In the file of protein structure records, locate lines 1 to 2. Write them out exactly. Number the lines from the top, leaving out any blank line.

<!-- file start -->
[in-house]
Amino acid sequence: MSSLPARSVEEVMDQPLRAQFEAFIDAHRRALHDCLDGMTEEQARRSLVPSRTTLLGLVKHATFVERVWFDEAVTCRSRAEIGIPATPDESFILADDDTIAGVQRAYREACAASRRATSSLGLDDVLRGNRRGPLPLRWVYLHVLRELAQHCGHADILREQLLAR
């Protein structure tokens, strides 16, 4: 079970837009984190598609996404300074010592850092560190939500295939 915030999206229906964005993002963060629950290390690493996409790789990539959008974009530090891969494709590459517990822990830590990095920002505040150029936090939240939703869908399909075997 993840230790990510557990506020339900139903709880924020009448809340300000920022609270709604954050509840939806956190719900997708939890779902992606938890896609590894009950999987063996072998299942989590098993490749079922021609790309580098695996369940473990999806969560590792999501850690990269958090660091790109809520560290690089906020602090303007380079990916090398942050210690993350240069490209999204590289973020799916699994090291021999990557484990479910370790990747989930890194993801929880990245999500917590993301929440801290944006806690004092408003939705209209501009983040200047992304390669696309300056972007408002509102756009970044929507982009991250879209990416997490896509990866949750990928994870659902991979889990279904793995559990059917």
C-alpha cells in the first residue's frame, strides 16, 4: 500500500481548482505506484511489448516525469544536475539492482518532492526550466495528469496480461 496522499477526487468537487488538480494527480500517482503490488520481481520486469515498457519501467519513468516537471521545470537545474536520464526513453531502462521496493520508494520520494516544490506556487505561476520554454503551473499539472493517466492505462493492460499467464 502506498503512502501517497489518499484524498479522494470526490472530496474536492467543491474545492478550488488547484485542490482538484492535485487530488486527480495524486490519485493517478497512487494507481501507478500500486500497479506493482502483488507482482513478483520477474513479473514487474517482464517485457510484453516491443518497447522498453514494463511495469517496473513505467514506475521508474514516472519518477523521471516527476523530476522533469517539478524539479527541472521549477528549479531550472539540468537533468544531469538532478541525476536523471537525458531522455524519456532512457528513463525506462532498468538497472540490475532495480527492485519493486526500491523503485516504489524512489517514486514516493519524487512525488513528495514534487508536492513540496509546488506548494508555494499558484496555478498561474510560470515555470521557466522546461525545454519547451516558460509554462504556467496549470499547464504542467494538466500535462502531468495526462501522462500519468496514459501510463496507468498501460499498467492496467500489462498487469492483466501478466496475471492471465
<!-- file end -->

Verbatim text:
[in-house]
Amino acid sequence: MSSLPARSVEEVMDQPLRAQFEAFIDAHRRALHDCLDGMTEEQARRSLVPSRTTLLGLVKHATFVERVWFDEAVTCRSRAEIGIPATPDESFILADDDTIAGVQRAYREACAASRRATSSLGLDDVLRGNRRGPLPLRWVYLHVLRELAQHCGHADILREQLLAR